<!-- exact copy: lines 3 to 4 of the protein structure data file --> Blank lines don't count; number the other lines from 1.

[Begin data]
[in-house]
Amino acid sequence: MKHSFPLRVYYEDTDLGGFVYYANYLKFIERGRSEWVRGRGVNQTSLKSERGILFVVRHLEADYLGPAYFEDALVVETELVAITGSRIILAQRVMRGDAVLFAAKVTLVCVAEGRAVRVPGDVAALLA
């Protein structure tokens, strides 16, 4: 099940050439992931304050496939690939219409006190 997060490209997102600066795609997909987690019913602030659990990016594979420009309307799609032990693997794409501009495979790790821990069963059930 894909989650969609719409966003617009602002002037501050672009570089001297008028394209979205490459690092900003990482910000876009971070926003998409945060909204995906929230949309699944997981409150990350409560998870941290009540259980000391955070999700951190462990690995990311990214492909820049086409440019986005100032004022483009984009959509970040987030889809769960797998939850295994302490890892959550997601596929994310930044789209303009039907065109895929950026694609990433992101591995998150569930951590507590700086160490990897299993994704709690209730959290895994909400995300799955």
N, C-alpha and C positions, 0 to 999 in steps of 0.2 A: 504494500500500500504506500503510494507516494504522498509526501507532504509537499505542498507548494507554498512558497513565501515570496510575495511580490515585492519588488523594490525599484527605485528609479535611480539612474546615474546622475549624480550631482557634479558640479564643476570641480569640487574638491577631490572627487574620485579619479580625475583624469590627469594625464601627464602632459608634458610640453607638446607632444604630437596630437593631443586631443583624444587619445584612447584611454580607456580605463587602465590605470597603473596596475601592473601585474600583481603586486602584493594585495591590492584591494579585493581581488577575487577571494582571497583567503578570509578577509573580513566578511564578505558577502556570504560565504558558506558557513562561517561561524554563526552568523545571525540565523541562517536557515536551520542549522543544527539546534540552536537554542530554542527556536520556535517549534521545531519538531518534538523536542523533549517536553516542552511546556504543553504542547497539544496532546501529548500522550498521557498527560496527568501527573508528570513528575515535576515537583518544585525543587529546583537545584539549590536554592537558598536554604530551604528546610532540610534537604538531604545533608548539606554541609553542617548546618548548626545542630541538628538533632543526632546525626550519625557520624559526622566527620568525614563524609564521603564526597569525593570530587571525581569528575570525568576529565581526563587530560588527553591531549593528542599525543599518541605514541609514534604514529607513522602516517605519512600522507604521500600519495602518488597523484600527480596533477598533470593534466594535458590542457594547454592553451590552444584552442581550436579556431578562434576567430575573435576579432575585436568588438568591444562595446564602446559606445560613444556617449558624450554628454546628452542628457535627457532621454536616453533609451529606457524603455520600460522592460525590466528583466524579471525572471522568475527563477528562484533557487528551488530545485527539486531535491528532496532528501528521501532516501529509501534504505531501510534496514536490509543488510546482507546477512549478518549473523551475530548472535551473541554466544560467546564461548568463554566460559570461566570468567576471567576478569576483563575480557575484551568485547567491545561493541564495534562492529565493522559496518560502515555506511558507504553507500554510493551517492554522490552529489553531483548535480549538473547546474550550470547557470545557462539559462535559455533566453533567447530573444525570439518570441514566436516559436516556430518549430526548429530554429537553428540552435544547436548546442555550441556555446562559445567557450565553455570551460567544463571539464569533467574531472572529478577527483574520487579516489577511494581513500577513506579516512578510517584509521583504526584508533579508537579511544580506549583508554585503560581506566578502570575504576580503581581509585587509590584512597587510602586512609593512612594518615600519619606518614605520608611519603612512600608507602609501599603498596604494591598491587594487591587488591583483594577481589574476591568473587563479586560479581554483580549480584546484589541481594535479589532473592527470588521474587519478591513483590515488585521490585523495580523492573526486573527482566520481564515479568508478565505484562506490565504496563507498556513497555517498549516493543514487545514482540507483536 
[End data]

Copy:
């Protein structure tokens, strides 16, 4: 099940050439992931304050496939690939219409006190 997060490209997102600066795609997909987690019913602030659990990016594979420009309307799609032990693997794409501009495979790790821990069963059930 894909989650969609719409966003617009602002002037501050672009570089001297008028394209979205490459690092900003990482910000876009971070926003998409945060909204995906929230949309699944997981409150990350409560998870941290009540259980000391955070999700951190462990690995990311990214492909820049086409440019986005100032004022483009984009959509970040987030889809769960797998939850295994302490890892959550997601596929994310930044789209303009039907065109895929950026694609990433992101591995998150569930951590507590700086160490990897299993994704709690209730959290895994909400995300799955």
N, C-alpha and C positions, 0 to 999 in steps of 0.2 A: 504494500500500500504506500503510494507516494504522498509526501507532504509537499505542498507548494507554498512558497513565501515570496510575495511580490515585492519588488523594490525599484527605485528609479535611480539612474546615474546622475549624480550631482557634479558640479564643476570641480569640487574638491577631490572627487574620485579619479580625475583624469590627469594625464601627464602632459608634458610640453607638446607632444604630437596630437593631443586631443583624444587619445584612447584611454580607456580605463587602465590605470597603473596596475601592473601585474600583481603586486602584493594585495591590492584591494579585493581581488577575487577571494582571497583567503578570509578577509573580513566578511564578505558577502556570504560565504558558506558557513562561517561561524554563526552568523545571525540565523541562517536557515536551520542549522543544527539546534540552536537554542530554542527556536520556535517549534521545531519538531518534538523536542523533549517536553516542552511546556504543553504542547497539544496532546501529548500522550498521557498527560496527568501527573508528570513528575515535576515537583518544585525543587529546583537545584539549590536554592537558598536554604530551604528546610532540610534537604538531604545533608548539606554541609553542617548546618548548626545542630541538628538533632543526632546525626550519625557520624559526622566527620568525614563524609564521603564526597569525593570530587571525581569528575570525568576529565581526563587530560588527553591531549593528542599525543599518541605514541609514534604514529607513522602516517605519512600522507604521500600519495602518488597523484600527480596533477598533470593534466594535458590542457594547454592553451590552444584552442581550436579556431578562434576567430575573435576579432575585436568588438568591444562595446564602446559606445560613444556617449558624450554628454546628452542628457535627457532621454536616453533609451529606457524603455520600460522592460525590466528583466524579471525572471522568475527563477528562484533557487528551488530545485527539486531535491528532496532528501528521501532516501529509501534504505531501510534496514536490509543488510546482507546477512549478518549473523551475530548472535551473541554466544560467546564461548568463554566460559570461566570468567576471567576478569576483563575480557575484551568485547567491545561493541564495534562492529565493522559496518560502515555506511558507504553507500554510493551517492554522490552529489553531483548535480549538473547546474550550470547557470545557462539559462535559455533566453533567447530573444525570439518570441514566436516559436516556430518549430526548429530554429537553428540552435544547436548546442555550441556555446562559445567557450565553455570551460567544463571539464569533467574531472572529478577527483574520487579516489577511494581513500577513506579516512578510517584509521583504526584508533579508537579511544580506549583508554585503560581506566578502570575504576580503581581509585587509590584512597587510602586512609593512612594518615600519619606518614605520608611519603612512600608507602609501599603498596604494591598491587594487591587488591583483594577481589574476591568473587563479586560479581554483580549480584546484589541481594535479589532473592527470588521474587519478591513483590515488585521490585523495580523492573526486573527482566520481564515479568508478565505484562506490565504496563507498556513497555517498549516493543514487545514482540507483536 